The young couple who came into my office that day were good-looking and well dressed. The woman was slender and wore a subtly flowered dress that set off her brunette coloring. The man was more casually attired in knit shirt, linen slacks, and loafers. They could have been models on assignment. They were, in fact, the first Native Americans from the nearby reservation to come to our mental health center.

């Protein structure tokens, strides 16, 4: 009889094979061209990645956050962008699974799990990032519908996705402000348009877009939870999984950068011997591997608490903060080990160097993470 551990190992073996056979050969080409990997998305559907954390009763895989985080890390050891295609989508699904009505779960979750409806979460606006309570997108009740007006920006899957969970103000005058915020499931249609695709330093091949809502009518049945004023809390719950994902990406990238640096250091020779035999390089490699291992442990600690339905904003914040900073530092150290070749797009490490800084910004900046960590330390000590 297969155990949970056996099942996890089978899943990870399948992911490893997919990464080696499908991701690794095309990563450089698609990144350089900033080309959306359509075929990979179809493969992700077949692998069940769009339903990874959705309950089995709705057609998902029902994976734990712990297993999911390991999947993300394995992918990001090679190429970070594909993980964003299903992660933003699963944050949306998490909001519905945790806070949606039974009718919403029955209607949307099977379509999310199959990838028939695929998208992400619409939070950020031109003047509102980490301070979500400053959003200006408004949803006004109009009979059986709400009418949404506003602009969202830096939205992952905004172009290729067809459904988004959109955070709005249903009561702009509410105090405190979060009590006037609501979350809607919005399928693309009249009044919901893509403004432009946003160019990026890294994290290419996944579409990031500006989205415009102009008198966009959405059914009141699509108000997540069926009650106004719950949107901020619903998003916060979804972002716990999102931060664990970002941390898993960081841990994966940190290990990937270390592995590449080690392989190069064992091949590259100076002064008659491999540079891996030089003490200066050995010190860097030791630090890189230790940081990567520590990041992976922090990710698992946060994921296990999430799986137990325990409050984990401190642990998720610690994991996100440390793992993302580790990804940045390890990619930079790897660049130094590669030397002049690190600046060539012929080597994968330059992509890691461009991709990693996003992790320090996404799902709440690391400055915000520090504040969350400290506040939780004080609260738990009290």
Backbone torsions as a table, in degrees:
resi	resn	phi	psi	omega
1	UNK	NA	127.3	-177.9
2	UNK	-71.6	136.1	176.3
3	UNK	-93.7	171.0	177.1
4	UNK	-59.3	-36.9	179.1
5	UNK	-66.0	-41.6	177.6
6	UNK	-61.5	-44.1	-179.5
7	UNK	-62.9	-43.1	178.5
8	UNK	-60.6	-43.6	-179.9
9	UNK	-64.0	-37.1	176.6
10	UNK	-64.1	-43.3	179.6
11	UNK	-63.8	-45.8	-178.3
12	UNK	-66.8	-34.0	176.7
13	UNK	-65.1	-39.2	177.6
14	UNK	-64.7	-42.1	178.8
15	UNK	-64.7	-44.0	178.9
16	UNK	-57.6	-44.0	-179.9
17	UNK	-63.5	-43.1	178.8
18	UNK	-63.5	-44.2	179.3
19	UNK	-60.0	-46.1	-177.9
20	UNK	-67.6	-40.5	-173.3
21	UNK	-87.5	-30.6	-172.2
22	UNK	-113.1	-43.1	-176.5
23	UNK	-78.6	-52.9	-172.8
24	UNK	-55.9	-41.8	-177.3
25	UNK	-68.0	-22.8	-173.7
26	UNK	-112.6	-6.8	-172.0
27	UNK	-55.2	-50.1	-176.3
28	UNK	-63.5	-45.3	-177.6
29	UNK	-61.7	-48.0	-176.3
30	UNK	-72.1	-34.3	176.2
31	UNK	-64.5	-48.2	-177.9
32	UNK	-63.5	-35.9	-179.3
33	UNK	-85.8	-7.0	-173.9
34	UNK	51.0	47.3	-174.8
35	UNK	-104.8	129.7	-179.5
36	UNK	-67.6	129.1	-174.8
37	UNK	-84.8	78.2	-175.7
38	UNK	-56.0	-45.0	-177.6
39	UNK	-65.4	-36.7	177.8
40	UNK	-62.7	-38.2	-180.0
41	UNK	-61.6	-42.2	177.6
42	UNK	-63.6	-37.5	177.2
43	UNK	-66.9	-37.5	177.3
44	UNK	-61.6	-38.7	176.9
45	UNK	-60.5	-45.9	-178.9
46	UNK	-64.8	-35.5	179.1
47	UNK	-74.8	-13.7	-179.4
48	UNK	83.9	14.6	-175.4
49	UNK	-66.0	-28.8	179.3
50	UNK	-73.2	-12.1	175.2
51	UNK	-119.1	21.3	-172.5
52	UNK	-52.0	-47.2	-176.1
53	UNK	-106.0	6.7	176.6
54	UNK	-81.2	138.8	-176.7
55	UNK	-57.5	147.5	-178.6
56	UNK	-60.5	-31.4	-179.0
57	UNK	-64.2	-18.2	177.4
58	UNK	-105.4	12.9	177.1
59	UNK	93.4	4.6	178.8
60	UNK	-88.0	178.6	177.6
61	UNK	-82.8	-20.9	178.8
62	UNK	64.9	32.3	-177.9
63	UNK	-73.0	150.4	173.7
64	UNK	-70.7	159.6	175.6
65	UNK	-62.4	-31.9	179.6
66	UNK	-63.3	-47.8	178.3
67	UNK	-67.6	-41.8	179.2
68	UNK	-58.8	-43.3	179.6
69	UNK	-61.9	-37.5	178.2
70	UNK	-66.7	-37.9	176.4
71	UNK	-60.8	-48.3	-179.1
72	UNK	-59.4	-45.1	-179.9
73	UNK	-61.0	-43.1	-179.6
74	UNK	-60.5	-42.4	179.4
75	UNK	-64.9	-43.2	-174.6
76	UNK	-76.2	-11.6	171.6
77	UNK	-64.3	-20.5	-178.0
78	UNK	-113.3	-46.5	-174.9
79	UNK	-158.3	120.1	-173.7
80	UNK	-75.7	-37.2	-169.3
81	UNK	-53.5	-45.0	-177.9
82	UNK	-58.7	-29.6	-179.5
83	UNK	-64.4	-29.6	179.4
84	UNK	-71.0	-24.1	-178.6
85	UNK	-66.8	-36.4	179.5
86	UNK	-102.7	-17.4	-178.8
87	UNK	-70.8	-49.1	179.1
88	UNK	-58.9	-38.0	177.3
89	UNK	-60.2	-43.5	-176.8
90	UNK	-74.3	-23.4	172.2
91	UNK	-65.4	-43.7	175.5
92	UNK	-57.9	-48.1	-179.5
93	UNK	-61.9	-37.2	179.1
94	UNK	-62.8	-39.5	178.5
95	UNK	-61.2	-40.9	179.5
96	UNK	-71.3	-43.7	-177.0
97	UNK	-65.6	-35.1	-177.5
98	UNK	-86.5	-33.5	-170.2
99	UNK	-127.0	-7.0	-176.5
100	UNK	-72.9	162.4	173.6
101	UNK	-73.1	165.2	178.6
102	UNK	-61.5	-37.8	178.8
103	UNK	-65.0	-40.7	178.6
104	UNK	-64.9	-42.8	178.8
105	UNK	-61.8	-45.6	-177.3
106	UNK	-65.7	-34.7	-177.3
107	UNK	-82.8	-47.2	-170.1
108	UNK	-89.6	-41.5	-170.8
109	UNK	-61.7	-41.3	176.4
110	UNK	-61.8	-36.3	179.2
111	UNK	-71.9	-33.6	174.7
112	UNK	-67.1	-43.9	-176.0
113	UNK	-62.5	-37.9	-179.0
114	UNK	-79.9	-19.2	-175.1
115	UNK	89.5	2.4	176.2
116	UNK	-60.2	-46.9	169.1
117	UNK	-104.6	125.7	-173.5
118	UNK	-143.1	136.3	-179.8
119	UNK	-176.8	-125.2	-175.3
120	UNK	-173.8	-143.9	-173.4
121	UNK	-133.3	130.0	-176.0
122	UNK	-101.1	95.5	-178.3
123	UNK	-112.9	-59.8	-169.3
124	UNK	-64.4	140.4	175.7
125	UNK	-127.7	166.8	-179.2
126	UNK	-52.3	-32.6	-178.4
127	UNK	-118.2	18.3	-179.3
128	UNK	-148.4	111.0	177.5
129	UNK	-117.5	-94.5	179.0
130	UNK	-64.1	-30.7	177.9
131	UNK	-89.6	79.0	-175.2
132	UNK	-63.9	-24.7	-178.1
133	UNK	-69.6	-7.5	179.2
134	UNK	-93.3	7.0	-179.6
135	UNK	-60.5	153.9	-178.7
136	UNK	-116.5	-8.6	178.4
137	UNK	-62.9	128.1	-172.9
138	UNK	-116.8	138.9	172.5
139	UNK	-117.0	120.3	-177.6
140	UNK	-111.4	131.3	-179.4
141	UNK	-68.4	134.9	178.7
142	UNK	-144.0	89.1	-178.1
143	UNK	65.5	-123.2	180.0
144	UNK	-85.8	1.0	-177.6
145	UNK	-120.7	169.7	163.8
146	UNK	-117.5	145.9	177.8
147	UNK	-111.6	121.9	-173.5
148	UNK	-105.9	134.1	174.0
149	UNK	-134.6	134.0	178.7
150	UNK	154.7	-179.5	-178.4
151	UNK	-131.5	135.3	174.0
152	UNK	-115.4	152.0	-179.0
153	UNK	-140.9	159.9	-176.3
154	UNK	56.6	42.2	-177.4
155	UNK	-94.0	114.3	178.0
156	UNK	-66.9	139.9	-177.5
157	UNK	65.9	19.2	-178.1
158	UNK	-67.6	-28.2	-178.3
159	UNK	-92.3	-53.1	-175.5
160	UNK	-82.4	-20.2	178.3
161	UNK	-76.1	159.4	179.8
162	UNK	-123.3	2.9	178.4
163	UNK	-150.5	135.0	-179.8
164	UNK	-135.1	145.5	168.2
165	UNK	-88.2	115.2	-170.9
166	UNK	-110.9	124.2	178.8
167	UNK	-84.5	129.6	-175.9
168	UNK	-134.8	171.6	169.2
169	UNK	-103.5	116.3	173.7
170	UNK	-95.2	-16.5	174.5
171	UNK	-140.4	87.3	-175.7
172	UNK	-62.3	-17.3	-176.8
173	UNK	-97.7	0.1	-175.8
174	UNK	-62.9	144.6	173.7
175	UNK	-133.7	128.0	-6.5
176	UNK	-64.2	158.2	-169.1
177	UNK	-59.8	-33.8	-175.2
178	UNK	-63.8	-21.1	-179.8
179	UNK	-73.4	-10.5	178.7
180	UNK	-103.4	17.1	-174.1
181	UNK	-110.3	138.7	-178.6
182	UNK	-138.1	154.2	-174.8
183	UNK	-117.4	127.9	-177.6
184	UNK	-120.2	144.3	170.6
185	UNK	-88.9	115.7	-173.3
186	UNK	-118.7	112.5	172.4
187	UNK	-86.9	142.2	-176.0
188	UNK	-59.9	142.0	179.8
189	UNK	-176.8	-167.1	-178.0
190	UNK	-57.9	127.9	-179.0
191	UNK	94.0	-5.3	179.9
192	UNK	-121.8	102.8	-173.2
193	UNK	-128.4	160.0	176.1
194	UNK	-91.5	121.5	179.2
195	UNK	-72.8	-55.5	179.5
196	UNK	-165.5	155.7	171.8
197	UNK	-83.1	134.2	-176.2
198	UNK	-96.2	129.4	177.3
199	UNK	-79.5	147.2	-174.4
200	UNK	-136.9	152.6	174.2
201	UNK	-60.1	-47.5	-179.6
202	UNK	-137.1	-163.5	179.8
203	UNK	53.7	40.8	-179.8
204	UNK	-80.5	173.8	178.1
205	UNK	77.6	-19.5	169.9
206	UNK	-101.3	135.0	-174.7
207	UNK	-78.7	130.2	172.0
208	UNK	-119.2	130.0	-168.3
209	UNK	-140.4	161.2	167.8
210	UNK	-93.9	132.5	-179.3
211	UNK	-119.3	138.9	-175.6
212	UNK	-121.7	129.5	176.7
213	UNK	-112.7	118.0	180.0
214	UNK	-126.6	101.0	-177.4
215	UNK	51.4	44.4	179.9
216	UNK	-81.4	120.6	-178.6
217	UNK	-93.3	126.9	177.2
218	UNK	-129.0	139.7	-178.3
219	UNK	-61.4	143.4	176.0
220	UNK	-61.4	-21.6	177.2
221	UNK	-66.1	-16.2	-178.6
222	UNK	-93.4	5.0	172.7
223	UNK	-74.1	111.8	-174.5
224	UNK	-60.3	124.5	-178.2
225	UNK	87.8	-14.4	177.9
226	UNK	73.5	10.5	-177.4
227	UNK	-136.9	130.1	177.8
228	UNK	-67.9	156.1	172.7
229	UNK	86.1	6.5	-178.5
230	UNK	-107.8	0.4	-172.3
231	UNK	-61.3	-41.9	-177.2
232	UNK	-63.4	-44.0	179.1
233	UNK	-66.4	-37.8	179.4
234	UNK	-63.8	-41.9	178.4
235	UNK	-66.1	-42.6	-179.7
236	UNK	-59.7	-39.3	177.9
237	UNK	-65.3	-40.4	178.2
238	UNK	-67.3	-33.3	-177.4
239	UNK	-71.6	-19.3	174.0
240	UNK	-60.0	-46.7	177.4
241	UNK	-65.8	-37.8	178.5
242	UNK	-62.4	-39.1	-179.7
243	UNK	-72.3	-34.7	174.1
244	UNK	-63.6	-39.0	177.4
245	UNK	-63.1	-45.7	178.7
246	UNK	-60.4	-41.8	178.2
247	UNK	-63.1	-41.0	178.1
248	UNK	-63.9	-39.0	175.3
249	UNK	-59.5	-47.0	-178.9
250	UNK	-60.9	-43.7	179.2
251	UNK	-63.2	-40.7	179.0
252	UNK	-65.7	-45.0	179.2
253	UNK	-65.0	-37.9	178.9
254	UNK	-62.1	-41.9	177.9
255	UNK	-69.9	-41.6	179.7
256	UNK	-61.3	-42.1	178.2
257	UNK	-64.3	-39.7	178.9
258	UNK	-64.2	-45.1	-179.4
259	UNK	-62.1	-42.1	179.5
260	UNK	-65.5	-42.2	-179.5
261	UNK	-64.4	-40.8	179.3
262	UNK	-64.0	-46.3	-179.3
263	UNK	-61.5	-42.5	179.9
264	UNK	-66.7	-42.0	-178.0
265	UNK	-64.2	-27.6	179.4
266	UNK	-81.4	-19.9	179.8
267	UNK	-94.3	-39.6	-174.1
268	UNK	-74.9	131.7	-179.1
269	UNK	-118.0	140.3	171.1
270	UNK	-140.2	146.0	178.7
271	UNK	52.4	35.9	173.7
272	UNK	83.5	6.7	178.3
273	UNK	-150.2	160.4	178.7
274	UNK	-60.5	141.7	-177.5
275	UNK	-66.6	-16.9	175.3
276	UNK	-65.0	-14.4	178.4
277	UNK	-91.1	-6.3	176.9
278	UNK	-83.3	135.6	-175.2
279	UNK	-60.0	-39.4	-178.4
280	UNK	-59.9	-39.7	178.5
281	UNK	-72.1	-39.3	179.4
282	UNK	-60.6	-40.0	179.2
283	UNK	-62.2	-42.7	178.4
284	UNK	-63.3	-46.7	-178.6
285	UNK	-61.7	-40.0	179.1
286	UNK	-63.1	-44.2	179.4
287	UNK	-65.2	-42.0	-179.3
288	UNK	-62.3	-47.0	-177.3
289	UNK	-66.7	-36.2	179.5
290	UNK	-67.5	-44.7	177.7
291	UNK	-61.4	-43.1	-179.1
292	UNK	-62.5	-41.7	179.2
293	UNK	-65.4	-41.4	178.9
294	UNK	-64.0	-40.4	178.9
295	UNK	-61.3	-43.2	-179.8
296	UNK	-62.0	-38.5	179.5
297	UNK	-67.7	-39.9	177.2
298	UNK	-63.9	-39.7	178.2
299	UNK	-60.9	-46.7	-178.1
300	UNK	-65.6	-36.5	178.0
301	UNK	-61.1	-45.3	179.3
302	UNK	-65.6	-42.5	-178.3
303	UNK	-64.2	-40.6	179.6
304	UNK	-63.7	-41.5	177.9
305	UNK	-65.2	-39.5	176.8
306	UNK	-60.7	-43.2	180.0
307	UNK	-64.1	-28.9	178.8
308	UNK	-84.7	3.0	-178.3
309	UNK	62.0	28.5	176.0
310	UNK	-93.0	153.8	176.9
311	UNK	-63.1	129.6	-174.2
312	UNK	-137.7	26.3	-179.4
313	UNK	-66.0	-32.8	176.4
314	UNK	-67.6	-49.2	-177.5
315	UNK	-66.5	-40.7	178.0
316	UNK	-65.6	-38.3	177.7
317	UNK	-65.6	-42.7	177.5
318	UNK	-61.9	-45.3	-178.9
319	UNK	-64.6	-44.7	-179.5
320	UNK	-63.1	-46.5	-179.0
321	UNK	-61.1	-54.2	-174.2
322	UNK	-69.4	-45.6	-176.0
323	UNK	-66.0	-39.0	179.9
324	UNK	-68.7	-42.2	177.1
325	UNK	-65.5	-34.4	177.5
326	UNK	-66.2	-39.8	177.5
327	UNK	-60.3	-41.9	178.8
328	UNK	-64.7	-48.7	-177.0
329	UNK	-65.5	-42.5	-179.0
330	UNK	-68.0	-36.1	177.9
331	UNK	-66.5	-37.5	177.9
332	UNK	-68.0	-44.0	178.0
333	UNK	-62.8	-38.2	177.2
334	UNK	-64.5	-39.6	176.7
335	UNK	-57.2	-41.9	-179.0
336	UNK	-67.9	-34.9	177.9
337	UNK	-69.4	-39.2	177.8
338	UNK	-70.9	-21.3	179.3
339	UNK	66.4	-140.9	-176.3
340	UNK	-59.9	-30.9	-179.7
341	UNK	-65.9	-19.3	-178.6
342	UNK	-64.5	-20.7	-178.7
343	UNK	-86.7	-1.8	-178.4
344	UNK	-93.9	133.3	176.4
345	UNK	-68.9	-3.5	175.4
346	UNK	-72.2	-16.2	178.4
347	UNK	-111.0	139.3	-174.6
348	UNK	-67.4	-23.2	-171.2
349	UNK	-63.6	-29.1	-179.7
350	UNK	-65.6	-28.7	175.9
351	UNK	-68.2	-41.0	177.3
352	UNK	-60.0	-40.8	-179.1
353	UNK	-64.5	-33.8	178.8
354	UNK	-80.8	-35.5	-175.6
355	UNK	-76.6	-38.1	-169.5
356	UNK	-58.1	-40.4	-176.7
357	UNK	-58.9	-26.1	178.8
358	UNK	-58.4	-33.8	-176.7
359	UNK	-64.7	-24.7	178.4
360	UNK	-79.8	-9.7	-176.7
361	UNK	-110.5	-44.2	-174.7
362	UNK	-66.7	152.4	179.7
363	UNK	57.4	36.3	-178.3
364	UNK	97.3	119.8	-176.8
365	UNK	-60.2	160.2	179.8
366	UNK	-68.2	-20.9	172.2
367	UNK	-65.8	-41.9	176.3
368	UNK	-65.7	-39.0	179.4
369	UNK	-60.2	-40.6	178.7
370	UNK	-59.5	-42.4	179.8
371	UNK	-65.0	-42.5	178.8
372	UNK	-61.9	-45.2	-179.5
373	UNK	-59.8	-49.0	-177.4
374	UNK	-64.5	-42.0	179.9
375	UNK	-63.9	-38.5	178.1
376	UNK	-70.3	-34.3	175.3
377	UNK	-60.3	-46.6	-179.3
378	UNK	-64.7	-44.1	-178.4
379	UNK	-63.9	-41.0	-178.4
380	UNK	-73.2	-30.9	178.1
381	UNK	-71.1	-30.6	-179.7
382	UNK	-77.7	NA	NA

The first thing that became apparent was that they were not on the best of terms. The second was that the young woman was not going to utter a word; not then and, as it turned out, not the next day. When I addressed her, she shook her head firmly. It was up to the man to explain that she was along solely as an observer.
When I asked the man (let's call him Frank) how I could help, he
Haukebo N. Medicine Man. JAMA. 1991;265(21):2788. doi:10.1001/jama.1991.03460210030006